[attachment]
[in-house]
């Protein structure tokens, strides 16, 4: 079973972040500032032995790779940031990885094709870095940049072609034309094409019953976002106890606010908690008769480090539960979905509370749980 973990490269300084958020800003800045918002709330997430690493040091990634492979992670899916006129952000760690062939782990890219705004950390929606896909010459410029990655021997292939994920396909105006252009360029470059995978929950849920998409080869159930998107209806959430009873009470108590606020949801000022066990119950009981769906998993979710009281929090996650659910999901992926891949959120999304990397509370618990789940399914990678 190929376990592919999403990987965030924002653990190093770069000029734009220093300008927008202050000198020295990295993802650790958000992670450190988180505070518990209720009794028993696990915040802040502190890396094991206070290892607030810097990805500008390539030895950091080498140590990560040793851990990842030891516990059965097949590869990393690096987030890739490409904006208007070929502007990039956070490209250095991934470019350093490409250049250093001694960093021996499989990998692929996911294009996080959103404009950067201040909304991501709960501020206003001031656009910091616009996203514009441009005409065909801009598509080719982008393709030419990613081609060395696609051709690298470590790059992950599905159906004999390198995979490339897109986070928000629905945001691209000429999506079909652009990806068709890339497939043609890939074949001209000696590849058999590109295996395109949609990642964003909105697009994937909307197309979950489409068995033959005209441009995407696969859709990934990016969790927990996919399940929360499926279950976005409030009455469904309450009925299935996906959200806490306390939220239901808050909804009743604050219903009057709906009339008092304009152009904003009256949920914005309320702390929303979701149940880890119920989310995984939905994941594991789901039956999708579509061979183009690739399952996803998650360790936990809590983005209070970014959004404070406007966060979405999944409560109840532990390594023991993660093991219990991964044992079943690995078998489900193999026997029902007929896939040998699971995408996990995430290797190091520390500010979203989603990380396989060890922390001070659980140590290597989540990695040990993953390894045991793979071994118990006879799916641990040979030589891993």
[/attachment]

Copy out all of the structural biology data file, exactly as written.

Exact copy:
[in-house]
């Protein structure tokens, strides 16, 4: 079973972040500032032995790779940031990885094709870095940049072609034309094409019953976002106890606010908690008769480090539960979905509370749980 973990490269300084958020800003800045918002709330997430690493040091990634492979992670899916006129952000760690062939782990890219705004950390929606896909010459410029990655021997292939994920396909105006252009360029470059995978929950849920998409080869159930998107209806959430009873009470108590606020949801000022066990119950009981769906998993979710009281929090996650659910999901992926891949959120999304990397509370618990789940399914990678 190929376990592919999403990987965030924002653990190093770069000029734009220093300008927008202050000198020295990295993802650790958000992670450190988180505070518990209720009794028993696990915040802040502190890396094991206070290892607030810097990805500008390539030895950091080498140590990560040793851990990842030891516990059965097949590869990393690096987030890739490409904006208007070929502007990039956070490209250095991934470019350093490409250049250093001694960093021996499989990998692929996911294009996080959103404009950067201040909304991501709960501020206003001031656009910091616009996203514009441009005409065909801009598509080719982008393709030419990613081609060395696609051709690298470590790059992950599905159906004999390198995979490339897109986070928000629905945001691209000429999506079909652009990806068709890339497939043609890939074949001209000696590849058999590109295996395109949609990642964003909105697009994937909307197309979950489409068995033959005209441009995407696969859709990934990016969790927990996919399940929360499926279950976005409030009455469904309450009925299935996906959200806490306390939220239901808050909804009743604050219903009057709906009339008092304009152009904003009256949920914005309320702390929303979701149940880890119920989310995984939905994941594991789901039956999708579509061979183009690739399952996803998650360790936990809590983005209070970014959004404070406007966060979405999944409560109840532990390594023991993660093991219990991964044992079943690995078998489900193999026997029902007929896939040998699971995408996990995430290797190091520390500010979203989603990380396989060890922390001070659980140590290597989540990695040990993953390894045991793979071994118990006879799916641990040979030589891993």